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Blue Care a key partner in $28M research project

Blue Care staff will again be at the forefront of evidenced-based, best practice research as a key partner in an eight-year, $28 million wound management research project.

Blue Care Executive Director Stephen Muggleton highlighted the project during the Australian Wound Management Association’s national awareness campaign, Wound Awareness Week, which ran from 15 to 28 March.

Minister for Innovation, Industry, Science and Research, Senator Kim Carr, recently granted $28 million to the Co-operative Research Centre (CRC) for Wound Management Innovation, led by Professor Zee Upton and Professor Helen Edwards at the Queensland University of Technology.

“As Australia’s largest not-for-profit provider of community health and residential aged care it is exciting to align with universities, state-wide health organisations and our alliance partners to carry out informed research into wound care,” Mr Muggleton said.

“Blue Care’s role as a key community nursing provider will ensure improved clinical interventions and treatments are quickly translated into best practice for the thousands of people we care for.”

Mr Muggleton said wound management in the aged care industry was a growing issue.

“Alarmingly 3000 lower limb amputations are performed nationally every year on patients with non-healing leg ulcers, a common and uncomfortable chronic disease among older people.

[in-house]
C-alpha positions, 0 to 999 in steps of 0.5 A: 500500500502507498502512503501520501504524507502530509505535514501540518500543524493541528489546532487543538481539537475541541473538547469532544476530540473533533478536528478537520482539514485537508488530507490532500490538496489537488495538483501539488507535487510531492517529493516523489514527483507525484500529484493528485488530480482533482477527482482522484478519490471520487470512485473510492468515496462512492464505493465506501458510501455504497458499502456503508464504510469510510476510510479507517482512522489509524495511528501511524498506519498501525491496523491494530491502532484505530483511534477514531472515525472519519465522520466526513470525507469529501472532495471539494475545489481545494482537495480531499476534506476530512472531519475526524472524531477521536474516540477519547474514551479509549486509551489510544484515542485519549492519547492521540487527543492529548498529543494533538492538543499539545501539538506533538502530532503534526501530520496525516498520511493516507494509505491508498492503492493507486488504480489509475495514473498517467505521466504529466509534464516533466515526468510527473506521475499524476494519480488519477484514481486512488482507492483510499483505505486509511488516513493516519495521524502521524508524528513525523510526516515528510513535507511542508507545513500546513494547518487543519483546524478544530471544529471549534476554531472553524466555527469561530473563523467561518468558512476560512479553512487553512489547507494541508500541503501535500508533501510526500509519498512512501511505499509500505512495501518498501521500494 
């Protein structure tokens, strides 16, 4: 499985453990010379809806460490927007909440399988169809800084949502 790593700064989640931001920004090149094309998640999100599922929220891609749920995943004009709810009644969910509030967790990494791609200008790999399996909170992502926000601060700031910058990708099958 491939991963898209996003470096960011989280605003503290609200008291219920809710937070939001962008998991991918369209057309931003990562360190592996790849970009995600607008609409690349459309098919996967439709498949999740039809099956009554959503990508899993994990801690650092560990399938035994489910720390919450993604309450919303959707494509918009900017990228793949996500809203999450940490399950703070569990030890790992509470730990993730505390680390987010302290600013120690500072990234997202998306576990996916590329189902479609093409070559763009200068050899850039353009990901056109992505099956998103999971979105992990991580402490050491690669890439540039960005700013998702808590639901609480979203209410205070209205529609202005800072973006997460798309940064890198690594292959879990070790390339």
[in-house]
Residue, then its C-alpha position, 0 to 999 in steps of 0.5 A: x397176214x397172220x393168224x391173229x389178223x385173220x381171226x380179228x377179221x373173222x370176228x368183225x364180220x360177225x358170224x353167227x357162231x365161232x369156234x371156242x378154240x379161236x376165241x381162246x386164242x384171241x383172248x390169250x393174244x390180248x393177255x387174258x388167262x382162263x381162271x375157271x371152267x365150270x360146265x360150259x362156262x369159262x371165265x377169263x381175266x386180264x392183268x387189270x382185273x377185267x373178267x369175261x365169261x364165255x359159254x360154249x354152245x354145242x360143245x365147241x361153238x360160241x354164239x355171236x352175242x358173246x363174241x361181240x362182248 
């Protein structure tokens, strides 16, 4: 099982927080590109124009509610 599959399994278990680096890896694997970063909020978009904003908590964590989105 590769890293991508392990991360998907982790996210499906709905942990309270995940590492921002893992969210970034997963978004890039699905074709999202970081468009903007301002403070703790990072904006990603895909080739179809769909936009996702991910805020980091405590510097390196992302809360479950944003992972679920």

“Chronic wounds account for almost 50 per cent of Blue Care’s community nursing – a significant figure considering our nurses and carers make more than three million visits a year.

“Unfortunately the prevalence of chronic wounds is only going to rise as the population ages and diabetes rates increase, which is why this research is so timely and important.”

Mr Muggleton said it may be 12-18 months before therapies and models emerge for testing and evaluation, however initial research programs will be based on:
Predictive biomarkers for prevention and monitoring;
Therapeutic innovation;
Epidemiology and health economics and;
Care practices, delivery systems and outcomes.

“In many cases chronic wounds are manageable if treated correctly so we hope this research will find ways to provide cost-effective wound care for sufferers and help improve their quality of life,” Mr Muggleton said.

Wound Awareness Week is an initiative of the Australian Wound Management Association and aims to raise awareness of the needs of people with wounds and the accessibility and affordability of wound products.

As a not-for-profit organisation, Blue Care supports the elderly, people with a disability and others in need in the community to remain independent for as long as possible.

Blue Care staff and volunteers provide care for more than 12,500 people every day through nursing, allied health, personal care, domestic assistance, respite, social support, pastoral and volunteer services.